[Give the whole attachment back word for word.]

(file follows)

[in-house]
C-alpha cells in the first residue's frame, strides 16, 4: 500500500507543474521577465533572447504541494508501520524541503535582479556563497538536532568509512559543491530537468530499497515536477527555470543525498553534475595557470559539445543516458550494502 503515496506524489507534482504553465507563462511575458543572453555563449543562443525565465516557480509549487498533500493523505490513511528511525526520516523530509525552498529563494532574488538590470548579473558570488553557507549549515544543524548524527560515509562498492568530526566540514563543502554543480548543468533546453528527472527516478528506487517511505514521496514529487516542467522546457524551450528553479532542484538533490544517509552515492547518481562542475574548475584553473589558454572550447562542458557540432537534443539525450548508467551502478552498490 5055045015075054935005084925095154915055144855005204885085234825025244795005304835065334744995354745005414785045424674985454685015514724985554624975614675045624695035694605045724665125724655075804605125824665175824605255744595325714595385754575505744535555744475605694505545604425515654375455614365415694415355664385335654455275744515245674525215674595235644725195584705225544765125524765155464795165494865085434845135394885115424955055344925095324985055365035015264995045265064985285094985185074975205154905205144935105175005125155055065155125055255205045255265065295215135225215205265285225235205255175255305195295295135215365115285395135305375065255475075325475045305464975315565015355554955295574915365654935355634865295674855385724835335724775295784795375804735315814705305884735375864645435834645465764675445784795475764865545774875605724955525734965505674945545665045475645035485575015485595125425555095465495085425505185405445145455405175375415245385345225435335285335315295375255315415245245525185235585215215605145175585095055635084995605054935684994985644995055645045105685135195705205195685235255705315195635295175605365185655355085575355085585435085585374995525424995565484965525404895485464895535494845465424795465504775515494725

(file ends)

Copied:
[in-house]
C-alpha cells in the first residue's frame, strides 16, 4: 500500500507543474521577465533572447504541494508501520524541503535582479556563497538536532568509512559543491530537468530499497515536477527555470543525498553534475595557470559539445543516458550494502 503515496506524489507534482504553465507563462511575458543572453555563449543562443525565465516557480509549487498533500493523505490513511528511525526520516523530509525552498529563494532574488538590470548579473558570488553557507549549515544543524548524527560515509562498492568530526566540514563543502554543480548543468533546453528527472527516478528506487517511505514521496514529487516542467522546457524551450528553479532542484538533490544517509552515492547518481562542475574548475584553473589558454572550447562542458557540432537534443539525450548508467551502478552498490 5055045015075054935005084925095154915055144855005204885085234825025244795005304835065334744995354745005414785045424674985454685015514724985554624975614675045624695035694605045724665125724655075804605125824665175824605255744595325714595385754575505744535555744475605694505545604425515654375455614365415694415355664385335654455275744515245674525215674595235644725195584705225544765125524765155464795165494865085434845135394885115424955055344925095324985055365035015264995045265064985285094985185074975205154905205144935105175005125155055065155125055255205045255265065295215135225215205265285225235205255175255305195295295135215365115285395135305375065255475075325475045305464975315565015355554955295574915365654935355634865295674855385724835335724775295784795375804735315814705305884735375864645435834645465764675445784795475764865545774875605724955525734965505674945545665045475645035485575015485595125425555095465495085425505185405445145455405175375415245385345225435335285335315295375255315415245245525185235585215215605145175585095055635084995605054935684994985644995055645045105685135195705205195685235255705315195635295175605365185655355085575355085585435085585374995525424995565484965525404895485464895535494845465424795465504775515494725